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Thursday, October 08, 2009

The Dayton force: More counterinsurgency on the cheap?

At Commentary, Jennifer Rubin points out the folly of the Obama administration's plan to train Afghan troops to control the Taliban instead of using a 'surge' of American troops as was done in Iran.
It does seem to be an exercise in collective amnesia. Obama, Biden, and Hillary Clinton were all in the Senate during the failed light-footprint approach to Iraq and watched the surge, which they opposed, bring about the results Gen. David Petraues had predicted. All three campaigned for president as they critiqued the lack of resources devoted to the “good war.” So it surely couldn’t have escaped their notice that Biden’s counterterrorism high-tech gambit has already been shown to be defective. The Bush team — which made the right call — didn’t have the benefit of experience, but the Obama team does. They have seen this argument play out.
This got me wondering about another 'counter-terrorism force' being trained by the United States: The Dayton Force. The Dayton Force is the group of 'Palestinians' being trained by US General Keith Dayton to police the 'Palestinians' in Judea and Samaria in place of IDF troops (if they don't decide to turn on the Jews first). The Dayton Force's training and effectiveness are questionable.

Why is it that the United States was unable to train Iraqi troops, is having difficulty training Afghani troops and has not done particularly well training 'Palestinian' troops to do the counterinsurgency work that the United States - or Israel in the case of the 'Palestinians' - needs to have done? I would argue that there are two factors at play here:

First, there are basic training issues. None of the Iraqis, Afghanis or 'Palestinians' has a history of being part of a regular army. They're not cultured in the type of regimented teamwork that an army requires. In Iraq, the United States would not accept members of Saddam Hussein's former forces, who were probably the only people in the country with a military-type culture. The Afghanis and the 'Palestinians' don't have real armies - only insurgencies. It takes long and painstaking effort to imbue people with the idea of working together under a regimented army structure.

Second, there is heart. You can't instill a desire to fight for a cause into people who don't believe in that cause. Iraqis who were asked to fight Islamist insurgent groups had ambivalent feelings about fighting their brothers and cousins because outsiders wanted them to do so. The same is true of the Aghanis and the 'Palestinians.' That's why the 'Palestinian' terrorist culture - in which the terrorists are the heroes - has to be changed before any kind of arrangement with Israel can be reached. You can't train troops to fight the terrorists without changing the underlying culture that promotes terrorism first. Otherwise, they won't act forcefully against their friends and cousins. Why should they?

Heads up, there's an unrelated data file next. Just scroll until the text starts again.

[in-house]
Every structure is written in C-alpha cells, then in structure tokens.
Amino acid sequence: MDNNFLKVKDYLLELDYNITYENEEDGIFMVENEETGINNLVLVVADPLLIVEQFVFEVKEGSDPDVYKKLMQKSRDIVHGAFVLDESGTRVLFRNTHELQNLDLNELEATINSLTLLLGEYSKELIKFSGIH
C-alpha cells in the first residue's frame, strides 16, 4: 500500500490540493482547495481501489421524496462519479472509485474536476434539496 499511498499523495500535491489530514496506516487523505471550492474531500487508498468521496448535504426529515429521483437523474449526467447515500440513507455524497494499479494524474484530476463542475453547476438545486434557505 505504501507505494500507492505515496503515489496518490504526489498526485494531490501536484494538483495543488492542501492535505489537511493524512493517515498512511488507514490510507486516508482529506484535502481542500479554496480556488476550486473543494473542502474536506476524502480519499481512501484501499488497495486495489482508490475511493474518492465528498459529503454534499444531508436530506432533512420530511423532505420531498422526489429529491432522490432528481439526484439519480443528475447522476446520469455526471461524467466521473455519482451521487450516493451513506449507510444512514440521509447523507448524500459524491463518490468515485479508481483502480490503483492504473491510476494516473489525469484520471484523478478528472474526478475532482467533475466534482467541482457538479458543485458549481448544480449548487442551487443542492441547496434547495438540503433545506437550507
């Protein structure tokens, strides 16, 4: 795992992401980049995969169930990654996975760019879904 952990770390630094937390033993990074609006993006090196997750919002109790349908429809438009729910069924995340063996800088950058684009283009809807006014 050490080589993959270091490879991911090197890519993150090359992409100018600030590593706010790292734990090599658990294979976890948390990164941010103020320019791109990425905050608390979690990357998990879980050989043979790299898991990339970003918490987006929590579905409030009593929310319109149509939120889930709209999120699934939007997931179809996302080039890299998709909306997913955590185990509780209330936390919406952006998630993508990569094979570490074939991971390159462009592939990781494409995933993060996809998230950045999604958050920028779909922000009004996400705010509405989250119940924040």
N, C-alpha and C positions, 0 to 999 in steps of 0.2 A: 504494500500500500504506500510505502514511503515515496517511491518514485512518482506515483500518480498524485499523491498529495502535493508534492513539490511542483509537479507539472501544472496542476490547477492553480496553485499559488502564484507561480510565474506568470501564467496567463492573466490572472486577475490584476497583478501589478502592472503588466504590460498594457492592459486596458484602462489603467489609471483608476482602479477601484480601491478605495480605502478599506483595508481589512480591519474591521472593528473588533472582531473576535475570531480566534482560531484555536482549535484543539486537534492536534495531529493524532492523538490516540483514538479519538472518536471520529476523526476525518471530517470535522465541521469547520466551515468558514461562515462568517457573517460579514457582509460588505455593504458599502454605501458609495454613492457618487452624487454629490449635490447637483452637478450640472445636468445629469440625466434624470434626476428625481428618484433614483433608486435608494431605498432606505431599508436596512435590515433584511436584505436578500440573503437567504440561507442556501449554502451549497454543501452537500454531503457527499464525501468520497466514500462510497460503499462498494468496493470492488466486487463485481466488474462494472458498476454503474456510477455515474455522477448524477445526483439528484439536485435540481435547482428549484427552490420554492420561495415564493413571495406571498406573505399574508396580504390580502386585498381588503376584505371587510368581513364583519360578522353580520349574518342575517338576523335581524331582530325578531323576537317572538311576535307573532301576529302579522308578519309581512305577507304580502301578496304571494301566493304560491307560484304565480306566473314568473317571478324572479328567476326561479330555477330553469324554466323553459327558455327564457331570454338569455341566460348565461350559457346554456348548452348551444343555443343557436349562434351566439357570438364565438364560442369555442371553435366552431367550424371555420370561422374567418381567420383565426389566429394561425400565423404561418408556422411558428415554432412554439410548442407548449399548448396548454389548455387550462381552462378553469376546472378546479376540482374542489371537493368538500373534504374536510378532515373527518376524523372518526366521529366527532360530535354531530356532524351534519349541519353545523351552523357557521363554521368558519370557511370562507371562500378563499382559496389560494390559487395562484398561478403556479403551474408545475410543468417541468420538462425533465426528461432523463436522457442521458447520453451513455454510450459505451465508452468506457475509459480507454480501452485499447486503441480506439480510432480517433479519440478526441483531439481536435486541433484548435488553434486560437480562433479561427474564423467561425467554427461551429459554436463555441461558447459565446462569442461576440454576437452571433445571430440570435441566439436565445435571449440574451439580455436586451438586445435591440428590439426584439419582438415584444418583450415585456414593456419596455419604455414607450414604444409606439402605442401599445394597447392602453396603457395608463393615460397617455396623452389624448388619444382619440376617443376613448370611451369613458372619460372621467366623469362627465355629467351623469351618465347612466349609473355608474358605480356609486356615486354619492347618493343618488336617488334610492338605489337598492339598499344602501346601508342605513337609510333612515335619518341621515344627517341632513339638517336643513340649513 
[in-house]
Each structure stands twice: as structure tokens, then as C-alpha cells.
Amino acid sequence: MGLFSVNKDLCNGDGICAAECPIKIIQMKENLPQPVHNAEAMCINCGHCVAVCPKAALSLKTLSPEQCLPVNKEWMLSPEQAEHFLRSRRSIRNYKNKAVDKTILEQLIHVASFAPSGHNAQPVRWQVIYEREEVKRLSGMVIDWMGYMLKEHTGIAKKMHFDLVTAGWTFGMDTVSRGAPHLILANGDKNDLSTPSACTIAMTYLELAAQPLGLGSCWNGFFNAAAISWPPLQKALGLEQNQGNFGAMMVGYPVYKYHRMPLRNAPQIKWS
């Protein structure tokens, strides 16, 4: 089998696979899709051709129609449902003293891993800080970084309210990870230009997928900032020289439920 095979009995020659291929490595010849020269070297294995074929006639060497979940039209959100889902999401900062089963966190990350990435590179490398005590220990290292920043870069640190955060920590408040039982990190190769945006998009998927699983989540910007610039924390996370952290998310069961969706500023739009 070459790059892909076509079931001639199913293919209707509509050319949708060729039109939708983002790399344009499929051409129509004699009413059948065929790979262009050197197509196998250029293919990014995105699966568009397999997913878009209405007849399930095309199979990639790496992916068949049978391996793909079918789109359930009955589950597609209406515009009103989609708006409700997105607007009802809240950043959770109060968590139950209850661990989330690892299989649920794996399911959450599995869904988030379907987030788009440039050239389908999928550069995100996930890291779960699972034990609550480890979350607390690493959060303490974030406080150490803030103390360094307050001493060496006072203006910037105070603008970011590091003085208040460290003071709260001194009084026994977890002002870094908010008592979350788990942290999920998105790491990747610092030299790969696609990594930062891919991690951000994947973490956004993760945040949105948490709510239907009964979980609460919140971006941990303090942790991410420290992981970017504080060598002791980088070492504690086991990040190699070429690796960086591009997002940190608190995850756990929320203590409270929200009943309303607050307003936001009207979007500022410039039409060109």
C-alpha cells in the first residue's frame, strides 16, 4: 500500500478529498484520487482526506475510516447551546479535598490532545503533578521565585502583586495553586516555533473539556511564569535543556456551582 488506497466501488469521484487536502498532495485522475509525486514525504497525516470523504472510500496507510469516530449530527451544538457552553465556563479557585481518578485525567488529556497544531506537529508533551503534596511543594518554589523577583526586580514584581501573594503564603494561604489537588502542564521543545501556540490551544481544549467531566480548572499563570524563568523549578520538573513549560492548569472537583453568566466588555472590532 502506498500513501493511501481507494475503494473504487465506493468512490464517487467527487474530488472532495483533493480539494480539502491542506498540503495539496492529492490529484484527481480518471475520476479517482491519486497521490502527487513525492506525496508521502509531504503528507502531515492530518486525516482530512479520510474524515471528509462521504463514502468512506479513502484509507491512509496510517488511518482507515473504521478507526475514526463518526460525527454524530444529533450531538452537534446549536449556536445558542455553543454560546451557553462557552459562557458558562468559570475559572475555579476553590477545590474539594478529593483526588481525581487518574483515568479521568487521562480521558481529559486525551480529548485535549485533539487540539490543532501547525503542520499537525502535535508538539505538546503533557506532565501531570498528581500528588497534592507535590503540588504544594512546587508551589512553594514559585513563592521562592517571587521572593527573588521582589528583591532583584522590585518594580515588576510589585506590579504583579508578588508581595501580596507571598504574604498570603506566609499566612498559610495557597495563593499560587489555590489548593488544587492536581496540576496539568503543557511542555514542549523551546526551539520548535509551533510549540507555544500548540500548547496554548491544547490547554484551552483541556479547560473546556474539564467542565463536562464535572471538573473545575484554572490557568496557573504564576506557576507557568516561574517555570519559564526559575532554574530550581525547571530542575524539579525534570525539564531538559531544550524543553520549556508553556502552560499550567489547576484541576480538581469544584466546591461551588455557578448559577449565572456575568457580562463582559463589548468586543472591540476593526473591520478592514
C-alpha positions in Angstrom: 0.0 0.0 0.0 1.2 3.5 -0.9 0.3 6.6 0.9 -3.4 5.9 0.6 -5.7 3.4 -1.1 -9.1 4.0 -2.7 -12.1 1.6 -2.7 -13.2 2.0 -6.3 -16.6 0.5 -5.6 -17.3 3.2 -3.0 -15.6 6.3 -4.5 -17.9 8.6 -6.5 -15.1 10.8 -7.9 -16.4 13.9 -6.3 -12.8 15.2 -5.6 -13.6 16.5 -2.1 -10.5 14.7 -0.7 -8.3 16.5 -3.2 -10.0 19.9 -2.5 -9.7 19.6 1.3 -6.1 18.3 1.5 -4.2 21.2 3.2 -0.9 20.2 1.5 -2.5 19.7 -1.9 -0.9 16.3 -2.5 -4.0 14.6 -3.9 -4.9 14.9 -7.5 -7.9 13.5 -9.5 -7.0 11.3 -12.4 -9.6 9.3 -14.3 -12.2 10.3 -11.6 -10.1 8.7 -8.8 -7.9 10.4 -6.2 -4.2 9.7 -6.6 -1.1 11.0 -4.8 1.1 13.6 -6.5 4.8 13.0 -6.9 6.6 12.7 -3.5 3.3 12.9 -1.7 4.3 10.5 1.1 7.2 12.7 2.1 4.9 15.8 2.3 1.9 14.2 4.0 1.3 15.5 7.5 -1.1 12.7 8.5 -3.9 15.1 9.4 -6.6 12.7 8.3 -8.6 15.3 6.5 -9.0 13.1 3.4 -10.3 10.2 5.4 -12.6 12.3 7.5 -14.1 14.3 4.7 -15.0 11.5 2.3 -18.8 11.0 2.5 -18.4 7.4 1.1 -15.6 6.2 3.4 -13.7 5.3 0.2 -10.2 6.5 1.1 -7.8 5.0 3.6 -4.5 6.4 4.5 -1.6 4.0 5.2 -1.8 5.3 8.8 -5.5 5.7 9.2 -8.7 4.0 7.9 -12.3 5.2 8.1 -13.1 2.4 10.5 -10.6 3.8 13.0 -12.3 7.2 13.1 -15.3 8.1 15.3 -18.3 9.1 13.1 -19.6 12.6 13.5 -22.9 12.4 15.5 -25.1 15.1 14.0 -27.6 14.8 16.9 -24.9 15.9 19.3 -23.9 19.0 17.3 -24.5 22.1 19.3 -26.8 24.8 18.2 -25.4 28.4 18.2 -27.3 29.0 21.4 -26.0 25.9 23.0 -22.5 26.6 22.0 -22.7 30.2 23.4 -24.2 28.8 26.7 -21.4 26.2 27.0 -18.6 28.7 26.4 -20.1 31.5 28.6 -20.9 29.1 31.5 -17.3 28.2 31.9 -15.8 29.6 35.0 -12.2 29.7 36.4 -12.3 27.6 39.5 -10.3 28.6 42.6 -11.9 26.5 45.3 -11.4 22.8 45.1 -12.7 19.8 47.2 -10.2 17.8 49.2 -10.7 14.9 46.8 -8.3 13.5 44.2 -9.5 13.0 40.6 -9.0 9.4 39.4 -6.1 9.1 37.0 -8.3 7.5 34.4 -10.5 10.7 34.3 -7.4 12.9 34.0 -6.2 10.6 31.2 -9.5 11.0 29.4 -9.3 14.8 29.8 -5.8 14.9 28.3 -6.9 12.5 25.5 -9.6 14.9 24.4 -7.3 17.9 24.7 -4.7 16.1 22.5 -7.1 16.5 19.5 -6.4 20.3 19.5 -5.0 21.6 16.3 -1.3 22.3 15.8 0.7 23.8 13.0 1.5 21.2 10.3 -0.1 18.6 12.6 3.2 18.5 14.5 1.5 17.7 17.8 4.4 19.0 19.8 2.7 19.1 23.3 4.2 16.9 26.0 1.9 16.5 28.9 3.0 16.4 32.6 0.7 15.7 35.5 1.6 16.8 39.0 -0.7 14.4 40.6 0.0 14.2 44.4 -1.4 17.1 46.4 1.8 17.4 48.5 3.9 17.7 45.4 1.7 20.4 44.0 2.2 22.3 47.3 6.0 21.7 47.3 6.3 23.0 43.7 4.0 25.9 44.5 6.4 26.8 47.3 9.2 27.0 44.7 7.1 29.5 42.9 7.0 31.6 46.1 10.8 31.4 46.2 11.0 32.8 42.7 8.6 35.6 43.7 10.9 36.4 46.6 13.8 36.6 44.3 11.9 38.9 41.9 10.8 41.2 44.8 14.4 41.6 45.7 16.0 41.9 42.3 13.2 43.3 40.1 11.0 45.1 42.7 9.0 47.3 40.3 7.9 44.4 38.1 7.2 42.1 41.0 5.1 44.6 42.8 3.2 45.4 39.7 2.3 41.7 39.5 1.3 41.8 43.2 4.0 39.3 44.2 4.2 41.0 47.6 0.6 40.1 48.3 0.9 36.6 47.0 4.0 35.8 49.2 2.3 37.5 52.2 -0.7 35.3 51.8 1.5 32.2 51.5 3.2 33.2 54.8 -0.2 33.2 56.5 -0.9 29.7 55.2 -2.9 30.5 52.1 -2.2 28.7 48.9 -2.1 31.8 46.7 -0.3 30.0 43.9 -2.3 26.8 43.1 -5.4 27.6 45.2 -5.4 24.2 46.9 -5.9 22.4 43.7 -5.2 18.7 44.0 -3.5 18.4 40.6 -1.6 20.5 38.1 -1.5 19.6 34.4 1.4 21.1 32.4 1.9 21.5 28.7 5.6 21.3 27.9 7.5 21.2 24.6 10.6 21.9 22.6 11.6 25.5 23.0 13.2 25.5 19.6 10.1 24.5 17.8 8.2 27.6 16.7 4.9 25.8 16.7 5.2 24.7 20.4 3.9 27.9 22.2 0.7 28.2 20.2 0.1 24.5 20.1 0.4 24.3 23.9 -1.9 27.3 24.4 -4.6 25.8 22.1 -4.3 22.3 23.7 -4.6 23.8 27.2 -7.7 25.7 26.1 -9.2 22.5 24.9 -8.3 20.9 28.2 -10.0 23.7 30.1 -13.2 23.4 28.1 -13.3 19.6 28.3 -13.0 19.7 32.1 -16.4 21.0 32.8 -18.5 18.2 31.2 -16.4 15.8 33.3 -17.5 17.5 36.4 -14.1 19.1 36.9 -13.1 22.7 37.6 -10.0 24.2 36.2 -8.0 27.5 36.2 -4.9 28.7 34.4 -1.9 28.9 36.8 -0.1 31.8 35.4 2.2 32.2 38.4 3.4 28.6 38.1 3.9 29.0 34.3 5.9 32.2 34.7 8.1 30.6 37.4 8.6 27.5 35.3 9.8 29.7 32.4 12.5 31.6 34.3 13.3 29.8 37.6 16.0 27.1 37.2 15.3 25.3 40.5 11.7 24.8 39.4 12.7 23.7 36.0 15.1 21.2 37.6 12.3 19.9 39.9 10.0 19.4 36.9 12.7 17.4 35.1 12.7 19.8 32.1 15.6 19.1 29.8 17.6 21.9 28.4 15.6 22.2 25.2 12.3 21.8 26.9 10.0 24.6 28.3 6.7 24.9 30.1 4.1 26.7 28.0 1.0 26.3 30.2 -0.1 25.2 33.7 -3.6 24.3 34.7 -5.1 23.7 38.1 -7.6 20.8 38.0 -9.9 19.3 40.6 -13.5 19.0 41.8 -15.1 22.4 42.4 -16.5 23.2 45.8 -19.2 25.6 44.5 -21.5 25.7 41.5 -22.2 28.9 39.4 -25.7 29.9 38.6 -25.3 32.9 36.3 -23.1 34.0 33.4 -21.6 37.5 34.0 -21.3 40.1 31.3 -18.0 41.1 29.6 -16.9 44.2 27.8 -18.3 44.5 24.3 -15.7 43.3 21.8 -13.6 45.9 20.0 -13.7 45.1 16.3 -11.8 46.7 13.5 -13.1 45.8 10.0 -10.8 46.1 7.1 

The surge has had long-lasting effects in Iraq because while the surge was going on, the US began to change the local culture into one that desired democracy and regarded the terrorists as a nuisance or worse. While I don't believe that the US can withdraw from Iraq as quickly as some people would like, there is at least now a core of Iraqis that shares democratic values that wasn't there when what Rubin calls the 'light footprint' approach was tried. It may take some time - it took time in Germany and Japan too - but if the US continues on its current path, it has a chance of being able to turn Iraq over to its people without Iraq becoming a Muslim dictatorship. (Hopefully part of that process will be ameliorating the pervasive hatred of Israel and Jews that unfortunately still exists there).

But the same reasons why the surge was necessary in Iraq make a surge-type plan necessary in Afghanistan (as General McChrystal has pointed out, to his commander-in-chief's discomfort) and argue against turning over Judea and Samaria to the Dayton Forces. The Afghanis aren't going to wake up after a three-month training course and suddenly start fighting their brothers and cousins. The 'Palestinians,' who are seeped in a culture of jihadi terrorism, are not going to suddenly start protecting Israelis from their fellow 'Palestinians' just because they took a course that suggested that Israelis are deserving of protection.

The desire to do what needs to be done to fight terror just isn't there yet among the locals. It takes years of painstaking effort to change the local culture's values from jihadism to democracy. Ask Germany or Japan.


At 6:49 PM, Blogger NormanF said...

Barry Rubin points out that while US efforts could pay off in Iraq, that's not likely to happen in Afghanistan or the PA territory where nothing like a national culture or an effective central government exists. The point is US efforts are not likely to stabilize the latter without a real change in their culture. And that takes decades to happen.


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